Hutchins Scholars in Science Research at 13

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Hutchins Scholars in Science Research at 13

When Glenn Hutchins, a member of the Lawrenceville class of 1973, and his wife, Debbie, established the Hutchins Scholars in Science Research in 2010, the goal was to provide real-life research experiences that would interest top science students in careers in the field. Glenn Hutchins, founder of private equity company Silver Lake, a global leader in technology investing, was concerned about the loss of research expertise domestically and its impact on America’s ability to compete on the world stage.

During the first few years, Hutchins Scholars and their adviser, Director of Research Elizabeth Fox, struggled to find summer placements in university and corporate labs. These were high school students – untested and unproven.

Fast forward 13 years. The Hutchins Scholars in Science Research program currently enjoys research partnerships with the Seung Kim Laboratory at Stanford University Medical School, Thomas Jefferson University Hospital, Cornell University, the University of Pennsylvania, and Trinity College in Dublin. From an initial “class” of eight Scholars, the program now operates three cohorts with an average of 36 students overall participating each summer.

Despite a growing demand for Lawrentians by the research labs, the onus is still on students to make those connections. Fox, working with Nicole Lantz, assistant chair of the science department and director of Stan-X (Stanford) partnerships, tasks the Cohort three students – the rising Fifth Formers – to take ownership of their internship placements. The students are required to research prospective hosts by immersing themselves in their academic papers and to reach out independently to meet. 

“This format served us well again this year,” said Fox. “Several scientists commented how impressed they were with the students’ emails that clearly demonstrated familiarity with their work. By the end of spring term, all students had secured placements.”

The placements are universally impressive. Six of the 13 students in Cohort Three, all members of the Class of 2023, were attached to the Seung Kim Lab at Stanford, where Lawrentians have been engaged in a longitudinal study of gene expression in pancreatic diseases. Naa Kwama Ankrah, Praachi Chakraborty, Alistair Lam, Maddy Laws, Jackson Lee, and Kyle Park conducted their research with the help of drosophila – fruit flies – ideal subjects for gene studies due to their DNA profile and rapid reproduction.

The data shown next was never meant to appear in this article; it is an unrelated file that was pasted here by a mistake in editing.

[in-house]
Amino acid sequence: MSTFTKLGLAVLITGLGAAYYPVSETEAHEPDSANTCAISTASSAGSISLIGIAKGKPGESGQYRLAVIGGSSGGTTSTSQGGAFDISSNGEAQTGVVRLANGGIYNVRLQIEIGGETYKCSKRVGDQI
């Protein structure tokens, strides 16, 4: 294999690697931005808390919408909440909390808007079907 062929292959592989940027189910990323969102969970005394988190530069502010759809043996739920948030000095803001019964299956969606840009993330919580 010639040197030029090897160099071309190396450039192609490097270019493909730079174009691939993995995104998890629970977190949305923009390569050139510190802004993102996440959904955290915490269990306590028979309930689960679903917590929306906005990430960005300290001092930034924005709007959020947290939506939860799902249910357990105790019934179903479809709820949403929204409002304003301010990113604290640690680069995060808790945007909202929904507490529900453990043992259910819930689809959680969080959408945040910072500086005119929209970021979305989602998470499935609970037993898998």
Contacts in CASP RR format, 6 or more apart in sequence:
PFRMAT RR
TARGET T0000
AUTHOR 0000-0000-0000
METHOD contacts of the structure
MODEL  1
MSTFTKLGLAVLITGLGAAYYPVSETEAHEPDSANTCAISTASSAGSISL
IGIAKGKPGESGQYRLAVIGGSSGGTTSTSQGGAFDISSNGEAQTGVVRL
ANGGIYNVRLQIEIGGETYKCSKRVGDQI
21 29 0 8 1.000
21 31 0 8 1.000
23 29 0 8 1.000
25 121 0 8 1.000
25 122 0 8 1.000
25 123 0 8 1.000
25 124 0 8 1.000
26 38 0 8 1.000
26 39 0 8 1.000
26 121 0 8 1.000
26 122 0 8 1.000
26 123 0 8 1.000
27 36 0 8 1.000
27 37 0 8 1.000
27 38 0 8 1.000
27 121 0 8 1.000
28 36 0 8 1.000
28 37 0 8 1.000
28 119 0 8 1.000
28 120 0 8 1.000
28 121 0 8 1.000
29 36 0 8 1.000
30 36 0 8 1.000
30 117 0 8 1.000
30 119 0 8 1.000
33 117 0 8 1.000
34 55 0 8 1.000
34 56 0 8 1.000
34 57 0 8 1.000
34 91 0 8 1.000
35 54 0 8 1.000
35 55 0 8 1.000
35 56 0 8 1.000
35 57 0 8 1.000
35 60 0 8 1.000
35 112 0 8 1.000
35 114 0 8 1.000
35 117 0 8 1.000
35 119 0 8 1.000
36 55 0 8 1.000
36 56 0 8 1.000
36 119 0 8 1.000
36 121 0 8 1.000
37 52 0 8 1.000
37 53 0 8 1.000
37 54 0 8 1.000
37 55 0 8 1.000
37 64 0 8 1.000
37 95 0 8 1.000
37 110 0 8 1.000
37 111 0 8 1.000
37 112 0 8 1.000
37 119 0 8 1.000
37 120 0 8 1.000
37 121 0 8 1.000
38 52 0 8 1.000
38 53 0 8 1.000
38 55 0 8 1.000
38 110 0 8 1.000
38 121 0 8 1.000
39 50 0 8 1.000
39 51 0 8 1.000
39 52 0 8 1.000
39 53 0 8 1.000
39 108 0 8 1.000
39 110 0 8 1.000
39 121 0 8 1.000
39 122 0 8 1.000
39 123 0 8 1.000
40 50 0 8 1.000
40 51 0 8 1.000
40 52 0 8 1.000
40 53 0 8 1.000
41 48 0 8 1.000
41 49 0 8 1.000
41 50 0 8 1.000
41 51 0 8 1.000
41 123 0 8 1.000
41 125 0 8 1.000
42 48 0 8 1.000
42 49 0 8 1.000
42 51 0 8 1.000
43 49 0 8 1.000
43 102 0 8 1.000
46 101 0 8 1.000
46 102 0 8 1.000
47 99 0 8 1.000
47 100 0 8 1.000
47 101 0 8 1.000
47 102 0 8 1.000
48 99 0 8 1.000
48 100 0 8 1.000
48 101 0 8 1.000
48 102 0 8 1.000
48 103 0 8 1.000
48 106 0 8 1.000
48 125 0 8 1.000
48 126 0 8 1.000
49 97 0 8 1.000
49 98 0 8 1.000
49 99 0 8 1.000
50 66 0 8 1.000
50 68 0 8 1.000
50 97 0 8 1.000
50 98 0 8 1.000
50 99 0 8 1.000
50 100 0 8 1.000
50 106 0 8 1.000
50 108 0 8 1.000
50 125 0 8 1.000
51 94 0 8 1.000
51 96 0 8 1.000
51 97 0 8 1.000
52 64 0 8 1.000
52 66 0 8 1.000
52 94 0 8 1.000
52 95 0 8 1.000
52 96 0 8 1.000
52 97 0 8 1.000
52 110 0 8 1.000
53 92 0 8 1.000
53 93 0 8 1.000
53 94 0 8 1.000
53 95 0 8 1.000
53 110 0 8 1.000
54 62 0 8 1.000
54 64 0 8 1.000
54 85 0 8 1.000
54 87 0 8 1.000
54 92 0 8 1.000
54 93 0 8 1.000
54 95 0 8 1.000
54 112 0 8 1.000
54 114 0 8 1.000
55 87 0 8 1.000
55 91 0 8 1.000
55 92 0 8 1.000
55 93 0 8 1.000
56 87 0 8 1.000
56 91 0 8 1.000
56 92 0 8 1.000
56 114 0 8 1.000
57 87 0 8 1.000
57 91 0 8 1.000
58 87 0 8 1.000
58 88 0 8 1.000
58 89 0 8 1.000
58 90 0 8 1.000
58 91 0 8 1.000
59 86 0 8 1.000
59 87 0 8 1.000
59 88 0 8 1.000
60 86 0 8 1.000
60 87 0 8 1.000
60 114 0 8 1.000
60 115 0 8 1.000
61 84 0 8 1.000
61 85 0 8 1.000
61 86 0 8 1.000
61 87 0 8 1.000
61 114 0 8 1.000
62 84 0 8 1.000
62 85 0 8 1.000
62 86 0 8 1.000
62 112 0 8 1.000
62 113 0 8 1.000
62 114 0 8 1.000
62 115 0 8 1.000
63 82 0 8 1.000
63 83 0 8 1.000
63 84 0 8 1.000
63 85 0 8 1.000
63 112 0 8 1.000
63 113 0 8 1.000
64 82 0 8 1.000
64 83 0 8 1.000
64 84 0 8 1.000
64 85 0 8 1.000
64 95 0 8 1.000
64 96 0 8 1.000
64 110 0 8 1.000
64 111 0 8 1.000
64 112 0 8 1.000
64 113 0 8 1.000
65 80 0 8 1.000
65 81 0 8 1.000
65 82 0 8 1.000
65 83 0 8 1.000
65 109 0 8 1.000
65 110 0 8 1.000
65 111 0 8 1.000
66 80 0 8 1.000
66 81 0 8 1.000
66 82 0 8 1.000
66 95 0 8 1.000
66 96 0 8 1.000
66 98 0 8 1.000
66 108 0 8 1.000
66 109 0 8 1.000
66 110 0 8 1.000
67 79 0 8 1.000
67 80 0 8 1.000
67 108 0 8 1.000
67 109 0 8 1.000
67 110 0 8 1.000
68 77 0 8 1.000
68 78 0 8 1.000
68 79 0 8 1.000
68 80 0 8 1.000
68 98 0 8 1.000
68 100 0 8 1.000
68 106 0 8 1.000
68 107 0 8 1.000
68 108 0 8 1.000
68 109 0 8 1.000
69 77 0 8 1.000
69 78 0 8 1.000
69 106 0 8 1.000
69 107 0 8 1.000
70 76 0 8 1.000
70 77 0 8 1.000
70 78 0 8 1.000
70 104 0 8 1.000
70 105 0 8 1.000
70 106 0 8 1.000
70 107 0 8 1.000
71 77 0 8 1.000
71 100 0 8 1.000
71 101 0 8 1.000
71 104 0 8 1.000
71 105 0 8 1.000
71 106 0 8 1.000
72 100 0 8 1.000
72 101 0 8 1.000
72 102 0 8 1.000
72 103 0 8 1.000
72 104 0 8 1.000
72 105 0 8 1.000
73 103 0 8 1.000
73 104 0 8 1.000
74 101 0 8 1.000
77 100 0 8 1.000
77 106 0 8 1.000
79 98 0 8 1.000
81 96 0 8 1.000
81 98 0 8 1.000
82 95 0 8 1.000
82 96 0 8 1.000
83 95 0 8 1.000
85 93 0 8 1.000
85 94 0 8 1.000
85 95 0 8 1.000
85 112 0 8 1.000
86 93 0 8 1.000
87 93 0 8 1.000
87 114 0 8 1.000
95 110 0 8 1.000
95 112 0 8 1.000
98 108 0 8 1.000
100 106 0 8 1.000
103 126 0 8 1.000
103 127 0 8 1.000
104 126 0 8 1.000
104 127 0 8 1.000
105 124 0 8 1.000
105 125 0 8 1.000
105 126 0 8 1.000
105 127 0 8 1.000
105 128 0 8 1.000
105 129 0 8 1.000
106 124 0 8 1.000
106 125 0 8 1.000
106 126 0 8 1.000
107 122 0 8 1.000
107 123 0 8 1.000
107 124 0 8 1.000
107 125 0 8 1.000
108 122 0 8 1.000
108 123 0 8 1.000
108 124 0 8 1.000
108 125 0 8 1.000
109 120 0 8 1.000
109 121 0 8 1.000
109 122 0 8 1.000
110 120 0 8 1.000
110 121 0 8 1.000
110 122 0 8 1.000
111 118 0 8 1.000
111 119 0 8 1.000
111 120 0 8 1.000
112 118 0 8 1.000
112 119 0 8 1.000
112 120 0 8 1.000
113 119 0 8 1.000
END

For the other seven students in Cohort Three, the research ranged from physiology to psychology. Anushka Chintamaneni, Satvik Dasariraju, Kishori Shah, and Sean Wu studied diabetes, cardiac procedures, and liver disease at Jefferson University Hospital. Lily Hooge interned in plant phylogeny with John Clark, a former Lawrenceville faculty member and now research botanist at Selby Botanical Gardens, while Sally Lee pursued education research at Carnegie Mellon and Jack Patel explored influences on mental wellness at the University of Pennsylvania.

Often, the Scholars share publication credits with their research hosts in peer-reviewed scientific journals.

2023 Hutchins Scholars - B

Cohort Three is the culmination of a three-year scheme of study and internships. The program begins with Cohort One and a two-week immersion in molecular techniques, including laboratory visits, primary source readings, and attending research seminars. Cohort One students are selected for continuation in the program through a competitive process. Cohort Two students participate in the first of two six-week summer internships, and Cohort Three is required to present their research to the Lawrenceville community during the fall academic showcase.

Class of 2023 Hutchins Science Scholars are now attending Harvard, Yale, the Massachusetts Institute of Technology, Stanford, Duke, University of Pennsylvania, New York University, Case Western, Santa Clara University, and the University of Alaska-Anchorage.

The success of the Hutchins Scholars in Science Research program has led to a greater interest in science research among many more students than the program can accommodate. Research in Molecular Genetics, a two-term course now in its fifth year, and Projects in Molecular Genetics, taught by Fox and Lantz, were developed with start-up funding from the Hutchins family to provide research experience to students both within and outside the program. The courses are taught at maximum capacity, with 20 students split into two sections and a consistent waiting list.

Fox and Lantz are supported in their work by several alumni and Head of School Steve Murray, along with Clark, all of whom have contributed their contacts and expertise to help raise the profile of the program. Dr. John Devine ’85 made the initial introductions for Lawrentians at Jefferson University Hospital earlier in the history of the Hutchins Scholars, and Murray knew Seung Kim from their shared days at Exeter. Vivian Gao ’17 was one of the hosts at Trinity College for Cohort Two students Anabel Guerreiro ’24, Krish Mehta ’24, and Emily Piggee ’24 last summer.

The Hutchins Scholars in Science Research program was the first of what are now five Scholars Programs available to Lawrenceville students, covering historical research, social justice, environmental studies, and literary research/creative writing. Interested students are encouraged to explore the opportunities to participate in these programs with their teachers and advisers.

For additional information, contact Lisa M. Gillard H'17, director of public relations, at lgillard@lawrenceville.org.